Along a commercial strip on Lenox Avenue in Harlem sits a historic New York jazz home, Lenox Lounge — its Art Deco façade designed by Raymond Loewy, the father of industrial design, stands out among the many other drab businesses on this wide street.
Inside you’re taken back in time to the heyday of the jazz era. The bar looks like it has not changed since at least the 1950s or ’60s save for the giant HDTV’s peering down from the walls.
It’s here — in the legendary Zebra Room — where St. Albans native Carl Bartlett Jr. and his quartet performed Friday evening, gracing the tiled floor once occupied by music legends Sarah Vaughan, Billie Holiday, Thelonious Monk and Miles Davis.
The aptly named room, whose walls are covered in black and white zebra wallpaper with framed prints of greats like Vaughan, Davis and Monk, is an intimate backroom behind the Lenox Lounge’s bar.
The quartet started their set with a Monk recording: smooth, fluid with hints of drum beats, piano and notes on the upright bass that took center stage.
The Carl Bartlett Jr. Quartet plays Lenox Lounge four times a year and Bartlett, now living in Cambria Heights, described his music as straight-ahead jazz but progressive.
Growing up in St. Albans, the Manhattan School of Music alum began taking piano lessons at age 7, then moved on to the clarinet while in elementary school. In his teens and in college he started playing jazz and picked up the saxophone. Bartlett started his quartet while in college in the early 2000s and graduated with a bachelor of music in jazz performance in 2004.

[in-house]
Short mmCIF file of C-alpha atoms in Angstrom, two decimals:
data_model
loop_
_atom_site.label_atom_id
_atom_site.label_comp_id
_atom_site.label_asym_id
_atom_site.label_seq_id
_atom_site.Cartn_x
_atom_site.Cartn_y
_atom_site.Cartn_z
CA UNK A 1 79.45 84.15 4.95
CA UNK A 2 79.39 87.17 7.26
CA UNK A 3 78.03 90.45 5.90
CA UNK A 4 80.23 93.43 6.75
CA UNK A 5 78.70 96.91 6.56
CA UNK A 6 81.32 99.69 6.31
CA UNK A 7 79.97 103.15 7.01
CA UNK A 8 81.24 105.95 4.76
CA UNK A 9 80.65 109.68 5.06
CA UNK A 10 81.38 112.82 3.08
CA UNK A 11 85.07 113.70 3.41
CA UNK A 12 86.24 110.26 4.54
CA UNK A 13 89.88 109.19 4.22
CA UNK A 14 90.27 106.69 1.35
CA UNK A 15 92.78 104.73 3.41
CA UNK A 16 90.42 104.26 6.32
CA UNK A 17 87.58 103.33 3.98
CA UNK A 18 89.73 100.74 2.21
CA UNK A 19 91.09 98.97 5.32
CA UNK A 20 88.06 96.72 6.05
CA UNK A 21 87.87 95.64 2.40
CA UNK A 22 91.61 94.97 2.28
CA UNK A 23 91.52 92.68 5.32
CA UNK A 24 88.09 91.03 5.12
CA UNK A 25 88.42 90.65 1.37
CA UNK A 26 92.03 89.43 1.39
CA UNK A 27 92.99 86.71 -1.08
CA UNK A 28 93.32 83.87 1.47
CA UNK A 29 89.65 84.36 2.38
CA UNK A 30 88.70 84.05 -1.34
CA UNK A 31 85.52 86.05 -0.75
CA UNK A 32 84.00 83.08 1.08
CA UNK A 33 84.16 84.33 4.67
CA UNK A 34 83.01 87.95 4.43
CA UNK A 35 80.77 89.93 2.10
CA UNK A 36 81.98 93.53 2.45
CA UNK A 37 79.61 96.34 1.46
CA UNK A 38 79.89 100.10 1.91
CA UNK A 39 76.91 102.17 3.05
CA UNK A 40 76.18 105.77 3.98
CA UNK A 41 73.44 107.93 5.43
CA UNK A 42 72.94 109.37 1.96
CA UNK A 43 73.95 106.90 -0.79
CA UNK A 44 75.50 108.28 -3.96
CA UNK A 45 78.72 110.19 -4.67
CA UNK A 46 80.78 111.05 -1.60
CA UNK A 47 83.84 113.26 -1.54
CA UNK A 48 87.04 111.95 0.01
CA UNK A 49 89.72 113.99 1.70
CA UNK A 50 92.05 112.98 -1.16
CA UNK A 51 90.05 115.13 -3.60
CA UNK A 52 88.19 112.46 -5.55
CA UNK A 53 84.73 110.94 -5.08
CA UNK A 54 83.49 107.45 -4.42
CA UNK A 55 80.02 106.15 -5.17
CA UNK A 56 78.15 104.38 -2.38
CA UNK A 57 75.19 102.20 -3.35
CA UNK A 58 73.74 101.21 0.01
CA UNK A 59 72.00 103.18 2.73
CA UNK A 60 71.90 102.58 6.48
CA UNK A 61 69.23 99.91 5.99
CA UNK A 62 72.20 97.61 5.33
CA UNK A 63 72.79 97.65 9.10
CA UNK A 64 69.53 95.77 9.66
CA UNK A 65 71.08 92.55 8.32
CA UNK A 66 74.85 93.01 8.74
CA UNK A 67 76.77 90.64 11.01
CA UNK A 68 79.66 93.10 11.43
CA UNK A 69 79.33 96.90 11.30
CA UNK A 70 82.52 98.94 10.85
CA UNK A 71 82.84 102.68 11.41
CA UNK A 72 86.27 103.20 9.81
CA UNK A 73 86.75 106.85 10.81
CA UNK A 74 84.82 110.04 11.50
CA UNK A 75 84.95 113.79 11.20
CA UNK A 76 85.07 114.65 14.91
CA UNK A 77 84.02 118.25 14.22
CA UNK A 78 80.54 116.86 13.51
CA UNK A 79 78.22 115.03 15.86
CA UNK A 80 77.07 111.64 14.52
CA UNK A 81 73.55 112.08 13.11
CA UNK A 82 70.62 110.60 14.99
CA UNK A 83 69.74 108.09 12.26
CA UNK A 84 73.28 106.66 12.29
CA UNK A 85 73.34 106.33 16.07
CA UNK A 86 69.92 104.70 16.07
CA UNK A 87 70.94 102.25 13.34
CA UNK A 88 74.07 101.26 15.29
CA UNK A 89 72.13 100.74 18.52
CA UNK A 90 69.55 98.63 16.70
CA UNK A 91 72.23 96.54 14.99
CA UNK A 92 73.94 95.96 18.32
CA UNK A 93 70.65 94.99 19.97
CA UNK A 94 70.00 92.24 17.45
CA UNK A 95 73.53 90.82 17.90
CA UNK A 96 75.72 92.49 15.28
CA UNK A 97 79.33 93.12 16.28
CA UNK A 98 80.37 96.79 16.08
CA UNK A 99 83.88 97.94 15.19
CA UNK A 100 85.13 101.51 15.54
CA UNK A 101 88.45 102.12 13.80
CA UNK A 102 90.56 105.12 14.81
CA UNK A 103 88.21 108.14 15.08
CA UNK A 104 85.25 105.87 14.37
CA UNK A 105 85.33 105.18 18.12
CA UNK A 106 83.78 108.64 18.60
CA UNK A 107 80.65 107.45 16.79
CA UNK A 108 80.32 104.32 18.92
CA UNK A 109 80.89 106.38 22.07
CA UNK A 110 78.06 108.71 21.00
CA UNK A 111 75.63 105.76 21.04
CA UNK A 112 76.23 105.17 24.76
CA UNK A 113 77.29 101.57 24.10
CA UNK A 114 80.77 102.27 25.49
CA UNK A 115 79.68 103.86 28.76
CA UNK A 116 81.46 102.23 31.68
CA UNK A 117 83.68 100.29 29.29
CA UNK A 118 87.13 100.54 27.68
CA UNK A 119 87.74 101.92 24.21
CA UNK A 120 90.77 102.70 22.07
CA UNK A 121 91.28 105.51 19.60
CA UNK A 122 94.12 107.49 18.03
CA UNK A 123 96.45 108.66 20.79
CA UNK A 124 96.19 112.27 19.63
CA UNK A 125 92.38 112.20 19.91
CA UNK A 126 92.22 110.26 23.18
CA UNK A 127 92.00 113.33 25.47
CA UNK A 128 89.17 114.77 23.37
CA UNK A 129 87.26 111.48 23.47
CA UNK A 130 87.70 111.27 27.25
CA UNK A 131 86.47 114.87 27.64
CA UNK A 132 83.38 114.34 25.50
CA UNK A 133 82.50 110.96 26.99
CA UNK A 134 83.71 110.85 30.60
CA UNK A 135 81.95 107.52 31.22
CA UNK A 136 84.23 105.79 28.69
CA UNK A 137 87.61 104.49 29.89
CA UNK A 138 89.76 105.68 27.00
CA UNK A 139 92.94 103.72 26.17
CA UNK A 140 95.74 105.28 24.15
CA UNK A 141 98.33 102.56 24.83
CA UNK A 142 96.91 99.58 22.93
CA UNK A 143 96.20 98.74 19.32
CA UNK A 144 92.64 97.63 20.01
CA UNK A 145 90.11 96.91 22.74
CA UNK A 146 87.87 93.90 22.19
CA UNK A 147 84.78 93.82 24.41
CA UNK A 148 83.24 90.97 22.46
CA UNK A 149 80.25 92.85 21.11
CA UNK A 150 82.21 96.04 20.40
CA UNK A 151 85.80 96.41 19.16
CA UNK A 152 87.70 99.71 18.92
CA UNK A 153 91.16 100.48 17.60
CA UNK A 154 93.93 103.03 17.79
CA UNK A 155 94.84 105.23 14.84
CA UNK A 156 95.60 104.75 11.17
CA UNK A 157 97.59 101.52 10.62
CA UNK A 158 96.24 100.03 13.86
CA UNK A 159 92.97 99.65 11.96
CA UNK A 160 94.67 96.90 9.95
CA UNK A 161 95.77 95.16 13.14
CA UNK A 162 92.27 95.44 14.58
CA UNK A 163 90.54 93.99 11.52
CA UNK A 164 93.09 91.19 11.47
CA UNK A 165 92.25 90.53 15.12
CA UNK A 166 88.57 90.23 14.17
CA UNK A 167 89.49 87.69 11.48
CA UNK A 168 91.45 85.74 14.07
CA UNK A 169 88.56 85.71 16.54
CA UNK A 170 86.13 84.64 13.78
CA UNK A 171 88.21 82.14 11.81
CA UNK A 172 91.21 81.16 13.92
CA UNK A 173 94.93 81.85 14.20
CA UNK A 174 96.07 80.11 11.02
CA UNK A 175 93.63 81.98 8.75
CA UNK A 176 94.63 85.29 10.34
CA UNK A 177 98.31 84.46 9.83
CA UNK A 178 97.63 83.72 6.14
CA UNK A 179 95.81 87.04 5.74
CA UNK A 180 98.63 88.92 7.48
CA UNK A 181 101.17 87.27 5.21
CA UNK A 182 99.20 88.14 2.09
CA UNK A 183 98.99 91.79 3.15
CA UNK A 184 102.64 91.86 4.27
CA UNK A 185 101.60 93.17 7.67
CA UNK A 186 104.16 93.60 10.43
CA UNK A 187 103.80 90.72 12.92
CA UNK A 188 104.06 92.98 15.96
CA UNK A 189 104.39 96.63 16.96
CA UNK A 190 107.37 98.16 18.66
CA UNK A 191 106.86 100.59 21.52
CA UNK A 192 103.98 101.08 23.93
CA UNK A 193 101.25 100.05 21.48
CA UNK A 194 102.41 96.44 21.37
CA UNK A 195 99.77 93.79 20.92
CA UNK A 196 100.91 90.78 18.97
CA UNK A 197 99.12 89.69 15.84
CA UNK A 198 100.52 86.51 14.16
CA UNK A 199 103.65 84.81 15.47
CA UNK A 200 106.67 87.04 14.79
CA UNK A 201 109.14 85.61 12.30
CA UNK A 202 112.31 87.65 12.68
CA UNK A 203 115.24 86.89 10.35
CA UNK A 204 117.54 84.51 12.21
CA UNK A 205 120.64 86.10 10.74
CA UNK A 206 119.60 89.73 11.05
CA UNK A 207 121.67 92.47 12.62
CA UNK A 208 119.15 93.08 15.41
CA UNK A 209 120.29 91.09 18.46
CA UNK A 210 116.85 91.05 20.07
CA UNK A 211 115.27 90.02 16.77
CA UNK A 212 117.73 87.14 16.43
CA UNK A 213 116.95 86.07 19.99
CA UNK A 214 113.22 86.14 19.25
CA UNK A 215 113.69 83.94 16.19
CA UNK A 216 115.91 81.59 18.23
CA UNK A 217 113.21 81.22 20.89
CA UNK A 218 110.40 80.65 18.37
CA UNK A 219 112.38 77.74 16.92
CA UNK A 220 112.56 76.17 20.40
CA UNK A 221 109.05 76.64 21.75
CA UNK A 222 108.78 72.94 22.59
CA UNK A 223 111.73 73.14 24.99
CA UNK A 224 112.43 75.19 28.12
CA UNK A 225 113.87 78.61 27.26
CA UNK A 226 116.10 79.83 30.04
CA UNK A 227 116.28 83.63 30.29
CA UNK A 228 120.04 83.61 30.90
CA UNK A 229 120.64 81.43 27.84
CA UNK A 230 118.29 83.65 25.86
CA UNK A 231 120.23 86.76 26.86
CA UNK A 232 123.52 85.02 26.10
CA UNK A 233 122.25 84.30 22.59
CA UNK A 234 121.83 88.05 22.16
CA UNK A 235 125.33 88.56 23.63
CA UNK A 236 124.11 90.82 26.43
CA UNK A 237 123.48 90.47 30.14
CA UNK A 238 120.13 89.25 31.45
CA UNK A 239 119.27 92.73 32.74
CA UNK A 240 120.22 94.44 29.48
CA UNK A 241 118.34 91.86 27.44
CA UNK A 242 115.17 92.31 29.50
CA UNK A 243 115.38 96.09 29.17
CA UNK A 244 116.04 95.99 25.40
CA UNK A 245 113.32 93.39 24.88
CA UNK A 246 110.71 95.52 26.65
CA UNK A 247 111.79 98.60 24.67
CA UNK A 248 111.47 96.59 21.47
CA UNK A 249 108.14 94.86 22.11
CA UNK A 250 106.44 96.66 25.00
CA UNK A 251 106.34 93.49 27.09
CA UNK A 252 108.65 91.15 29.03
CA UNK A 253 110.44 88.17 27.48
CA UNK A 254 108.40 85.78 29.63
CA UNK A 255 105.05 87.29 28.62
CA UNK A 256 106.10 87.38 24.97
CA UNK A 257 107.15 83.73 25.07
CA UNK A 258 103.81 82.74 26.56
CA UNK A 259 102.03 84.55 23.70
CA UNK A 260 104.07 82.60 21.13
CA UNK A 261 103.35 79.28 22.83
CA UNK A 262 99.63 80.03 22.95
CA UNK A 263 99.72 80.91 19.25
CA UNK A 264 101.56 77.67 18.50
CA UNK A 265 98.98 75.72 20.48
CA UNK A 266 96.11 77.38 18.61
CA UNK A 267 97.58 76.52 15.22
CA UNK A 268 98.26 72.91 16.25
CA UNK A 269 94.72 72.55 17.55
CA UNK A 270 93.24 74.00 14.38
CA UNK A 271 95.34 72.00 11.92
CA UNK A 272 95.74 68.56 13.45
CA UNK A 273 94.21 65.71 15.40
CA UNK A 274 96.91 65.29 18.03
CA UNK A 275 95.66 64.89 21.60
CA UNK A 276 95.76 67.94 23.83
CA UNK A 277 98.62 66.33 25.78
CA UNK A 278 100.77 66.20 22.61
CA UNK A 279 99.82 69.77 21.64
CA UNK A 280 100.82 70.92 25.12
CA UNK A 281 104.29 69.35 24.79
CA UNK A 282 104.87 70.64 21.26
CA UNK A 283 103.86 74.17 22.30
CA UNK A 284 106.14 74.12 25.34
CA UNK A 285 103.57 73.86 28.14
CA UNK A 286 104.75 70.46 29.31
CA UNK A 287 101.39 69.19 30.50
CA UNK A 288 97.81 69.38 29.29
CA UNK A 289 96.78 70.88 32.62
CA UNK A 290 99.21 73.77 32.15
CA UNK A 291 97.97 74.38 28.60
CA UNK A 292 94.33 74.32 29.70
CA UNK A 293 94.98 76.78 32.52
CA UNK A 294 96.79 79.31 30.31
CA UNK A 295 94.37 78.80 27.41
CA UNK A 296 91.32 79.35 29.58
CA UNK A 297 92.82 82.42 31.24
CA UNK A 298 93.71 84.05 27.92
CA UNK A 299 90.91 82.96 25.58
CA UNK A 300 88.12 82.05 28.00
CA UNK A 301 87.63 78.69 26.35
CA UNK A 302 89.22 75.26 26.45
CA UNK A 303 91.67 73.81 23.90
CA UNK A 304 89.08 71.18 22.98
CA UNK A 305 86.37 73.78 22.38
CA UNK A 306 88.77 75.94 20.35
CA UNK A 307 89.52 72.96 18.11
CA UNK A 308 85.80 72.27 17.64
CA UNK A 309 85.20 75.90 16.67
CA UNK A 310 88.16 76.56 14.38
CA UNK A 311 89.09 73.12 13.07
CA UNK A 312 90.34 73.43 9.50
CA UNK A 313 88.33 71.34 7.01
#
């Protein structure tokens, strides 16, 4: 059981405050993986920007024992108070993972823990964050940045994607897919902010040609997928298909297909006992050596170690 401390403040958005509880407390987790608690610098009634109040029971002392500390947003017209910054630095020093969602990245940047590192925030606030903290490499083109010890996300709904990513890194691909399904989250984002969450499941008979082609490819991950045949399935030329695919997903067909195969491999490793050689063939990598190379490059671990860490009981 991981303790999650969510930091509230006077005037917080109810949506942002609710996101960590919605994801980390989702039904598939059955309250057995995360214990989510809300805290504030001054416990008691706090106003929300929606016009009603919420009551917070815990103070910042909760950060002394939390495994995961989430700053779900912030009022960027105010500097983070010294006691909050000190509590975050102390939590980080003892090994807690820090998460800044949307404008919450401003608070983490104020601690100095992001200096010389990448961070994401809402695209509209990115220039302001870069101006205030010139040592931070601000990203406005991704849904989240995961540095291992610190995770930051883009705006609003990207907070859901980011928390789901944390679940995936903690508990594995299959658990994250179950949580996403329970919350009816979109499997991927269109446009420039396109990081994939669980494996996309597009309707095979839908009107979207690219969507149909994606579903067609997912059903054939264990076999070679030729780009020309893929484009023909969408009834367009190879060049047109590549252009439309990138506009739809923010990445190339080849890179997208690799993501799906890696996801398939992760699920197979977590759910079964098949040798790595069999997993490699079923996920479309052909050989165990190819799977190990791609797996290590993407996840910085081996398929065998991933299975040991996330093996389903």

Though the historic lounge — once a fixture of the Harlem Renaissance — has regular jazz performers like Bartlett and a steady local clientele, it is in danger of shutting its doors.
“We are doing whatever possible to stay open,” said Toni Alexis, a Lenox Lounge manager.
Though she would not go into detail, she said they are exploring different ideas, including landmarking the building. The owner, Alvin Reed, has sought legal counsel and has reached out to the New York City Landmarks Preservation Committee. Reed, who bought the lounge in the 1980s, is committed to keeping it a vibrant place for jazz in Harlem.
Knowing the lounge’s difficult position, Bartlett was adamant about the Lenox Lounge’s place in the jazz scene.
“The jazz community cannot afford to lose a historic place like this, where all of the greats have come through,” he said. “For this to close would be a huge blow to the New York jazz scene.”
Still, some of the management of the lounge maintained their optimism.
“It doesn’t look as bleak. This neighborhood is on an upswing,” said Malaika Davis, another lounge manager.
Opening its doors in 1939, Lenox Lounge whose regular patrons included a who’s who’s of important African-American figures like James Baldwin and Malcolm X, has weathered both the decline of the area and its recent upturn. Currently, the lounge is on a month-to-month lease with the landlord.
“We will be open in September,” assured Davis.
If You Go
288 Lenox Ave.
©2012 Community News Group